The factual basis for his assertion of the "deplorable conditions at the Passaic County Jail" and his legal authority for a two-for-one jail credit stem from two unpublished and non- precedential opinions*fn3 that emanate from the United States District Court for the District of New Jersey: (1) United States v. Sutton, No. 07-426, 2007 U.S. Dist. LEXIS 79518 (D.N.J. Oct. 25, 2007), (the district court granted a variance below the federal sentencing guideline range based on conditions in the Passaic County Jail) and (2) United States v. Ortiz, No. 06-858, 2007 U.S. Dist. LEXIS 87055 (D.N.J. Nov. 27, 2007).*fn4 Clearly, neither we nor the Law Division are bound by such determinations. See Albrecht v. Corr. Med. Servs., 422 N.J. Super. 265, 270 n.3 (App. Div. 2011) (rejecting the use of five unpublished federal district court opinions, holding that such unpublished opinions do not constitute precedent and are not binding).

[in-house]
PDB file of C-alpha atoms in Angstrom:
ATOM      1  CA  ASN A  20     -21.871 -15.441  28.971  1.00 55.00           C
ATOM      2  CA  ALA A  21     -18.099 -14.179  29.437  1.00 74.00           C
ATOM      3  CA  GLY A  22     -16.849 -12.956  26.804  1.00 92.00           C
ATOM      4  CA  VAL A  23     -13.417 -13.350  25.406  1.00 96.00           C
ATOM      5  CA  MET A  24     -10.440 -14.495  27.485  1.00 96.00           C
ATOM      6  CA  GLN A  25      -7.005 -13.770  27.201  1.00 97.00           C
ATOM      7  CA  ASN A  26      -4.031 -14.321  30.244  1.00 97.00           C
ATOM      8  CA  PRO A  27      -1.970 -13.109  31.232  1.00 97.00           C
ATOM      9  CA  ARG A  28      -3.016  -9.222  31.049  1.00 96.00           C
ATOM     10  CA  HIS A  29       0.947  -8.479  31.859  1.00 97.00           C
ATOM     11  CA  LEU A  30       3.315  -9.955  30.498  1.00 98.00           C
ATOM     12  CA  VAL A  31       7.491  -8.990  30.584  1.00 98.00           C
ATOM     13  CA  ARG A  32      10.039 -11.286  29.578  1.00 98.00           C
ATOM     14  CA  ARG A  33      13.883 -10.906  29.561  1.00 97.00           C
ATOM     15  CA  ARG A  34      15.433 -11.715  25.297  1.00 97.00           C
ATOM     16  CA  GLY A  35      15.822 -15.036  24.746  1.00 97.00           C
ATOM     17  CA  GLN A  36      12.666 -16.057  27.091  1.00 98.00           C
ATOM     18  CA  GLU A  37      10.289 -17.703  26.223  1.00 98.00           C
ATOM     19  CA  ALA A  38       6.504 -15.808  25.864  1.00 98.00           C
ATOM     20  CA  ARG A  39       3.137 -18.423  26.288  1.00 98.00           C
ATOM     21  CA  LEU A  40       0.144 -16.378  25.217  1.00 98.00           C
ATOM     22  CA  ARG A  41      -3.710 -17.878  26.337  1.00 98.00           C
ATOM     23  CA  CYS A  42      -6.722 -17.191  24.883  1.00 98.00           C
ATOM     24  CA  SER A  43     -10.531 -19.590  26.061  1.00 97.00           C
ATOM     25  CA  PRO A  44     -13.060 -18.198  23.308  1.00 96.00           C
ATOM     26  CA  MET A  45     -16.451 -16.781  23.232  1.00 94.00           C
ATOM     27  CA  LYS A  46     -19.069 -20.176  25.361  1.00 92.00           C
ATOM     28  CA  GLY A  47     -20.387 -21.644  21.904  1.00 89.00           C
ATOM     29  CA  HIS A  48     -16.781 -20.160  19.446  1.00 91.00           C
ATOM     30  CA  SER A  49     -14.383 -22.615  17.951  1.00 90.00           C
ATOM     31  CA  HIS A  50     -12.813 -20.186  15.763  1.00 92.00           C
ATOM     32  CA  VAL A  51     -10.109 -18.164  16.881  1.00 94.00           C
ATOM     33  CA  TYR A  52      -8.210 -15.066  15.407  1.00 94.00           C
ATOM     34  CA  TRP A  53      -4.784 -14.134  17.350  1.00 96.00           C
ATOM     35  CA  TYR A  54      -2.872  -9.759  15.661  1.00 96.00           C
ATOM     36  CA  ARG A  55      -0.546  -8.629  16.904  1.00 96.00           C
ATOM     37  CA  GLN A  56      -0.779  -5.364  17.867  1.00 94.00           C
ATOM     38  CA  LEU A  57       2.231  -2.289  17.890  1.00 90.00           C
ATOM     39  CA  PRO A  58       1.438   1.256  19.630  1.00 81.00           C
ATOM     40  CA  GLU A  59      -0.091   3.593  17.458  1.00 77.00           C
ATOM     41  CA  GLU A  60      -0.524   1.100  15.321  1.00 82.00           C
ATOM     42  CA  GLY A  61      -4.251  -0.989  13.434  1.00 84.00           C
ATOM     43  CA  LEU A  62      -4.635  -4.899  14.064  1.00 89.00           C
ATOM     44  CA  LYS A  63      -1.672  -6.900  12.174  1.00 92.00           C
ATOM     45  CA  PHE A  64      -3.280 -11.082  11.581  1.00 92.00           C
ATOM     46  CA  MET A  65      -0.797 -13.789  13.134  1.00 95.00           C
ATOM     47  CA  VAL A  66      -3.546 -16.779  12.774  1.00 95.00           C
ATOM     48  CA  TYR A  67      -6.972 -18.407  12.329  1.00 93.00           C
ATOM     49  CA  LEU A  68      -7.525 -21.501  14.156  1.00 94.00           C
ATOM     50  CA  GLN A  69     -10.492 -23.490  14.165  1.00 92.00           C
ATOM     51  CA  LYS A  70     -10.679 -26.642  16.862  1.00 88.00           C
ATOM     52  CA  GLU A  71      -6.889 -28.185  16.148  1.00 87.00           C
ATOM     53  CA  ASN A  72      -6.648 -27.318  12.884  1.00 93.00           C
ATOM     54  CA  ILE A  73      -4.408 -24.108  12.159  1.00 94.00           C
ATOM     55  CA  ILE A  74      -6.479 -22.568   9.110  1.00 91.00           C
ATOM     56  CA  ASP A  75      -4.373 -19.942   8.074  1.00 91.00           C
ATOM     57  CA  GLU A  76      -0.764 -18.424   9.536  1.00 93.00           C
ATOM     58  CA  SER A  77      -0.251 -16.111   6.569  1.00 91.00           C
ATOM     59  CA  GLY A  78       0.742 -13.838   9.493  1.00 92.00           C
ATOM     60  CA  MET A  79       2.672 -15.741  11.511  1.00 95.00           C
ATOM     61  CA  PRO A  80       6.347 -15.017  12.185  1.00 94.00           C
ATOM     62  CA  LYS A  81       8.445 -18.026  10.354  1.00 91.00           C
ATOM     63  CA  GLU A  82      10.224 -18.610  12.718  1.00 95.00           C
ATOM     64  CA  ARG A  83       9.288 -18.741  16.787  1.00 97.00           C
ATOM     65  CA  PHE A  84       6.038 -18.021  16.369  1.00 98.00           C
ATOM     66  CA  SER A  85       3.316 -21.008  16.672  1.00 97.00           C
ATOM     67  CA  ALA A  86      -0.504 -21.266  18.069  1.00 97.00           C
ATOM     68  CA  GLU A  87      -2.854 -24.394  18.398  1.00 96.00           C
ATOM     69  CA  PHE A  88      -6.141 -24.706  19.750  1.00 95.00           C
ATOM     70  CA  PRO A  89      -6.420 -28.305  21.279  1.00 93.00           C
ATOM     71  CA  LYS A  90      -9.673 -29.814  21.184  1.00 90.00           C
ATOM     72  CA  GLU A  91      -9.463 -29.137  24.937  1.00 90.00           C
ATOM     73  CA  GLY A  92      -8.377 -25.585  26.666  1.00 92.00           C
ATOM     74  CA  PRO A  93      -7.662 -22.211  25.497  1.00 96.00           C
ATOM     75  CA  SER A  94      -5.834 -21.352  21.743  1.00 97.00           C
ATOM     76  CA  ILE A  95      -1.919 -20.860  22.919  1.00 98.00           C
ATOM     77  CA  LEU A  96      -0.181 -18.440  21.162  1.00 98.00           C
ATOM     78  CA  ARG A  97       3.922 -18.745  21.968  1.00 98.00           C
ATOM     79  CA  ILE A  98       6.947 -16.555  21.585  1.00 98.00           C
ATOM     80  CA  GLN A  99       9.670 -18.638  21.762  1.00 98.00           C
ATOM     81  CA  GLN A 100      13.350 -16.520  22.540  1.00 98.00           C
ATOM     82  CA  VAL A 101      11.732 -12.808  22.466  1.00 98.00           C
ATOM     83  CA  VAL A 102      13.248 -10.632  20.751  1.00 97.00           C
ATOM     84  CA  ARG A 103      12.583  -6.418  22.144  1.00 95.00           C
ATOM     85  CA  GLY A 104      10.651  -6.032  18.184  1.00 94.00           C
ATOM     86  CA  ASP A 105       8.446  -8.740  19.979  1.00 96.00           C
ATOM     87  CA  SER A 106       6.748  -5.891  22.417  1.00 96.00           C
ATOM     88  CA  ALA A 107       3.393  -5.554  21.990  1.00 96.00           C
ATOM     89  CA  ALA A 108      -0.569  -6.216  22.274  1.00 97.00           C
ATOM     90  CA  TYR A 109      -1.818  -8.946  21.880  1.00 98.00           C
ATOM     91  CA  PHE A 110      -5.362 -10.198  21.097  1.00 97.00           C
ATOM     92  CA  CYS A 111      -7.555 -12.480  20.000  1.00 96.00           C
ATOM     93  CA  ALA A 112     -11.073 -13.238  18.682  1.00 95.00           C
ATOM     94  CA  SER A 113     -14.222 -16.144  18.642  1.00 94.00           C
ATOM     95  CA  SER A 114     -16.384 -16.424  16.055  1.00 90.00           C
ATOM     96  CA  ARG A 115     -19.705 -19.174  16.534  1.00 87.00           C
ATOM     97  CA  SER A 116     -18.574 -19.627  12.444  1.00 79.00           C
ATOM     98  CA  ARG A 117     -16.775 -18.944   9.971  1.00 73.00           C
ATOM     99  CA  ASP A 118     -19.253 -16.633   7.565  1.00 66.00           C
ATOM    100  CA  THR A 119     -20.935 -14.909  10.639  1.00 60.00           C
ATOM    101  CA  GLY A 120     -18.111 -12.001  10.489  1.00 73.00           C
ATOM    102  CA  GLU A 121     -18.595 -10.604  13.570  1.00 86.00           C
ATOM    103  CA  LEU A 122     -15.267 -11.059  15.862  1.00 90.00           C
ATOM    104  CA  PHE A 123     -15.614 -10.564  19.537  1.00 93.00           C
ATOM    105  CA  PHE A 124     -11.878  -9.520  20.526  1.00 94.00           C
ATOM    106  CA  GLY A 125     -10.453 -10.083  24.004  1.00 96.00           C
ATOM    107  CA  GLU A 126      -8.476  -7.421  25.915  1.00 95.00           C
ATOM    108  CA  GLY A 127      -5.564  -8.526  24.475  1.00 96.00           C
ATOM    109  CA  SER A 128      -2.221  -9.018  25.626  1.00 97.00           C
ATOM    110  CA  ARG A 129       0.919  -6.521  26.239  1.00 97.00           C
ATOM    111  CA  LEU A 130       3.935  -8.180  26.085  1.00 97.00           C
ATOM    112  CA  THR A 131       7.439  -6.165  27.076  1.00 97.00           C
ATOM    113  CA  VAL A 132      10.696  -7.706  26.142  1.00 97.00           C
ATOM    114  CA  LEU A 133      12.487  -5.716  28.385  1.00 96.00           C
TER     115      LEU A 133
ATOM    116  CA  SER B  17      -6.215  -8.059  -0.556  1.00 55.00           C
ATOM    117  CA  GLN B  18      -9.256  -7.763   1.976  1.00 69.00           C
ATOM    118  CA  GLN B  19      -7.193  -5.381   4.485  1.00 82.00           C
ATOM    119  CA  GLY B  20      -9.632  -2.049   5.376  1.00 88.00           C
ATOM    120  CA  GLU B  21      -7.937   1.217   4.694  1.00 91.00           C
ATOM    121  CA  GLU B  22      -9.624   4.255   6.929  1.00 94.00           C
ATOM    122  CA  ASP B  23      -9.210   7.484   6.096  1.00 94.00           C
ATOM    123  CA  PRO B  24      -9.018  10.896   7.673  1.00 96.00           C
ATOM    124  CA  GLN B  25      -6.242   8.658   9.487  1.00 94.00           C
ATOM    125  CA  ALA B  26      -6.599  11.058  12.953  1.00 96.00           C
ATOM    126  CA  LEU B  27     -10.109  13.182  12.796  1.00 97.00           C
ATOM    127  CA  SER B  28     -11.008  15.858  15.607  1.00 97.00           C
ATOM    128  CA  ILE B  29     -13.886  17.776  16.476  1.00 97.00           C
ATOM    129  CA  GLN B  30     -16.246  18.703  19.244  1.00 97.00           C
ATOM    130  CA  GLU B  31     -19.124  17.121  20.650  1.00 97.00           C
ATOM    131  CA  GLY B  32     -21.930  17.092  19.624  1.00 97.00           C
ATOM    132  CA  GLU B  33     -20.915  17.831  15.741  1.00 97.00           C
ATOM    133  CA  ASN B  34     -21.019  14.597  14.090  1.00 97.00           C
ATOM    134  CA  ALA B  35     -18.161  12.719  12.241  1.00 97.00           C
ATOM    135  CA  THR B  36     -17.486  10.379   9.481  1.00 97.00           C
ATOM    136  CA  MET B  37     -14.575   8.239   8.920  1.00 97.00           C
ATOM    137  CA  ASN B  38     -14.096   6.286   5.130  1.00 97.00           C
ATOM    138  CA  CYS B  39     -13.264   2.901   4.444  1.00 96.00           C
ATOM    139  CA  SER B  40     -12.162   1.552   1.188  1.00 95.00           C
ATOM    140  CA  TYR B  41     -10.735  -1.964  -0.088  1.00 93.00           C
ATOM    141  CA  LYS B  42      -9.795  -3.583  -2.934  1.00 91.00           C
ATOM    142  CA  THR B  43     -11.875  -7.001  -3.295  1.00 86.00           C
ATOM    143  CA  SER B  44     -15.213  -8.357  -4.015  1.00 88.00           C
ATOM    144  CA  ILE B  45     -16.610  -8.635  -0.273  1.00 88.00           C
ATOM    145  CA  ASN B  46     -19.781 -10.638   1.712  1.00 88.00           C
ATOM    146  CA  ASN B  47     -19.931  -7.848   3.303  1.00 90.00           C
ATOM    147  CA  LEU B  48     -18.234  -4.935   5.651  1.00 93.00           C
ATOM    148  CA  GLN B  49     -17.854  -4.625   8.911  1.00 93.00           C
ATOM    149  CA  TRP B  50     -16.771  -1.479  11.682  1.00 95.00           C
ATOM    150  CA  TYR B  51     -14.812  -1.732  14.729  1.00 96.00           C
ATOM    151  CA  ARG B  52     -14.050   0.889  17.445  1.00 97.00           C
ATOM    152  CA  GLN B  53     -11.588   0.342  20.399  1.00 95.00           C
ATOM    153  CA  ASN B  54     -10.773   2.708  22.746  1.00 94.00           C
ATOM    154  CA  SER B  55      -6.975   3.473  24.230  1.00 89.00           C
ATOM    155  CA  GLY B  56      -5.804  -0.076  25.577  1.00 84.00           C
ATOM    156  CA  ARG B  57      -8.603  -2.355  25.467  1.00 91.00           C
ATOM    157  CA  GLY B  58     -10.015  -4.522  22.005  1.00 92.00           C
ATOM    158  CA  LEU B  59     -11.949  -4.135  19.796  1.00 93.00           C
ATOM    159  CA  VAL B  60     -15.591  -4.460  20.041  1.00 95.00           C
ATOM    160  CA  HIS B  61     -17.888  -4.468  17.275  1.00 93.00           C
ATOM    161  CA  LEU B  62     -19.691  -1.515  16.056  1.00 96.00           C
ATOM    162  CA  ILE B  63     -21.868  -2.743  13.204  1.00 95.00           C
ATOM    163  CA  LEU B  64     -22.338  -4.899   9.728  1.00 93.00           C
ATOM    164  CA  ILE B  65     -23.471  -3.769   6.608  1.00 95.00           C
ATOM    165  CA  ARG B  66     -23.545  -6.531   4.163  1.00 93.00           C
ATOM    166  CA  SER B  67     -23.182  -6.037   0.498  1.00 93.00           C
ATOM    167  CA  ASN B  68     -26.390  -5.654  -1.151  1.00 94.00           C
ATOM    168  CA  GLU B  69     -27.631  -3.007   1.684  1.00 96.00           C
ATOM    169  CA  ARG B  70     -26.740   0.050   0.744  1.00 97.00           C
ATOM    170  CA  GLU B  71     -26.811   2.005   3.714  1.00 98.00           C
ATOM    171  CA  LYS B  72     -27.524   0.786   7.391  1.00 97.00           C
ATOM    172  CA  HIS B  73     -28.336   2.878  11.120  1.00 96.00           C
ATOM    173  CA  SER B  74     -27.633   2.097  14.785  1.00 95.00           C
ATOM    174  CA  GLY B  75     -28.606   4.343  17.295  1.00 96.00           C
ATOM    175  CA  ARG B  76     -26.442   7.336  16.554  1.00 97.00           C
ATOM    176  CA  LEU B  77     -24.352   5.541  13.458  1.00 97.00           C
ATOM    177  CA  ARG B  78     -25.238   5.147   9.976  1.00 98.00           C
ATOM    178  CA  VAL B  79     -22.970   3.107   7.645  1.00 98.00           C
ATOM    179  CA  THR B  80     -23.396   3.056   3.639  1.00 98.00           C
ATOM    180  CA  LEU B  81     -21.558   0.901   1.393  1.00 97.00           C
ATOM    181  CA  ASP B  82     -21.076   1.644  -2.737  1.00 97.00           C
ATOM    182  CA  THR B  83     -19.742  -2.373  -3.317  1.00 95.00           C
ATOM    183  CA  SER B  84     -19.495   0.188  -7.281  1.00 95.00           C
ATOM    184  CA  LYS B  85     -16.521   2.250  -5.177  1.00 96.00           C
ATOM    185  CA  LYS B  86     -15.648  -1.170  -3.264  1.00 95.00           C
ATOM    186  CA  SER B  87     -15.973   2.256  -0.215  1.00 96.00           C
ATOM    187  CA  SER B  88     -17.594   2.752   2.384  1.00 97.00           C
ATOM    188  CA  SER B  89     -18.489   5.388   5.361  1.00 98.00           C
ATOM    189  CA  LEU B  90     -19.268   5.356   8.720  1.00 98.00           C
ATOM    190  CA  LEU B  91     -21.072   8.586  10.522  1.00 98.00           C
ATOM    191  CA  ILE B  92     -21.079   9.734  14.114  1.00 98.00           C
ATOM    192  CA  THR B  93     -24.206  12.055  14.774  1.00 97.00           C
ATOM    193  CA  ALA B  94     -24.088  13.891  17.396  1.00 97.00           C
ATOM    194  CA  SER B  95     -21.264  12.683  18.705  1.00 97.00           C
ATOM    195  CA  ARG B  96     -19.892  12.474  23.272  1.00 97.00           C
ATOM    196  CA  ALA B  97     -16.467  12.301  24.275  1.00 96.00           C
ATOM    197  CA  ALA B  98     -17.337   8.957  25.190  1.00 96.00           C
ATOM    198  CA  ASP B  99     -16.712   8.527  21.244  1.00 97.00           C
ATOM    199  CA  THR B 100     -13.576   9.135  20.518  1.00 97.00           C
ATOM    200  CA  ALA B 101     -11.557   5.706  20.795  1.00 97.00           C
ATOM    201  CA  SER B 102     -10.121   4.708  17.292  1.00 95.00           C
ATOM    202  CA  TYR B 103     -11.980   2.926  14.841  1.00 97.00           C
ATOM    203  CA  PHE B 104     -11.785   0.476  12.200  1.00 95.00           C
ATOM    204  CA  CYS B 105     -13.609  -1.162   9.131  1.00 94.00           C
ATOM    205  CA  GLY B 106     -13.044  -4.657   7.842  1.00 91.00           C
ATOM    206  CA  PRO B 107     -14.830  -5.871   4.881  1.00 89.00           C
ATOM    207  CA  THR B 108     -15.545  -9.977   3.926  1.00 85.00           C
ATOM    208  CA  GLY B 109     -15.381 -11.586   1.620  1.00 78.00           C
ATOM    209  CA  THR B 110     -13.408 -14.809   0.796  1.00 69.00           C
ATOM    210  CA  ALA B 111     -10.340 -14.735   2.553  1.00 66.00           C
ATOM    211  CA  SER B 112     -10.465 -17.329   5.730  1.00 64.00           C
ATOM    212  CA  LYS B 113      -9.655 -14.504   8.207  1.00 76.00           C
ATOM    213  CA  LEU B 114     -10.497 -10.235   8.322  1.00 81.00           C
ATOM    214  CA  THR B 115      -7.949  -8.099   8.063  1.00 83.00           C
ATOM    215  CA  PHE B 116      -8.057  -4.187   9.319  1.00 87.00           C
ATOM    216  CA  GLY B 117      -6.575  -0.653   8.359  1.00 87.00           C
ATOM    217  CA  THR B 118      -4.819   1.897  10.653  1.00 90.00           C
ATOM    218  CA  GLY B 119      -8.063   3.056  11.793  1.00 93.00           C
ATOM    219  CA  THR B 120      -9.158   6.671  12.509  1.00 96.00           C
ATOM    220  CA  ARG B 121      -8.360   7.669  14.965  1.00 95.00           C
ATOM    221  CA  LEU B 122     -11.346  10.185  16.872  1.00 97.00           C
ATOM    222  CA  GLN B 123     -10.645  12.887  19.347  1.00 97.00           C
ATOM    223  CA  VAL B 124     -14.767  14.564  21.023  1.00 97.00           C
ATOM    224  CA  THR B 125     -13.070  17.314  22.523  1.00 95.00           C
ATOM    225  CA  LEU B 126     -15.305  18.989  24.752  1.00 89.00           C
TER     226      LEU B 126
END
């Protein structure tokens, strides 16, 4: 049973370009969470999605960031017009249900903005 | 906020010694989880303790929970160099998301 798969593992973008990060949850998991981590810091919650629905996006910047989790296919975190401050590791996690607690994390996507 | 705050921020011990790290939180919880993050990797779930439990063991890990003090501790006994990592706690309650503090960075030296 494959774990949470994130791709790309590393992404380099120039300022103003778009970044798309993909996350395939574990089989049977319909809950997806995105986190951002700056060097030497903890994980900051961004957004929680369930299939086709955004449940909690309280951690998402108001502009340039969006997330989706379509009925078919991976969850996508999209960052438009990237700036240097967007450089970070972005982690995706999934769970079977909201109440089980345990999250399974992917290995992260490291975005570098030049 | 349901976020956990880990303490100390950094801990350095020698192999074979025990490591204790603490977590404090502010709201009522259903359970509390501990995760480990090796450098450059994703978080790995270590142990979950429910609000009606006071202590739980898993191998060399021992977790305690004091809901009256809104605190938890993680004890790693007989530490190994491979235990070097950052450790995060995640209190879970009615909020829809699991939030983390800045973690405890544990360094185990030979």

Instead, "we are bound to follow the law as it has been expressed by a majority of the members of our Supreme Court." Lake Valley Assocs., LLC v. Twp. of Pemberton, 411 N.J. Super. 501, 507) (App. Div.), certif. denied, 202 N.J. 43 (2010). The law of sentencing under New Jersey law is plain:
As we have previously explained, the "[p]ronouncement of judgment of sentence is among the most solemn and serious responsibilities of a trial court. No word formula will ever eliminate this requirement that justice be done." State v. Roth, 95 N.J. 334, 365 (1984). As we have commented, "[t]he dominant, if not paramount, goal of the [New Jersey] Code [of Criminal Justice] is uniformity in sentencing." State v. Kromphold, 162 N.J. 345, 352 (2000). Most recently, we have explained that the goal of uniformity is "achieved through the careful application of statutory aggravating and mitigating factors." State v. Cassady, 198 N.J. 165, 179-80 (2009); see, e.g., N.J.S.A. 2C:44-1(a) (listing aggravating factors that must be considered); N.J.S.A. 2C:44-1(b) (listing mitigating factors that sentencing court may consider).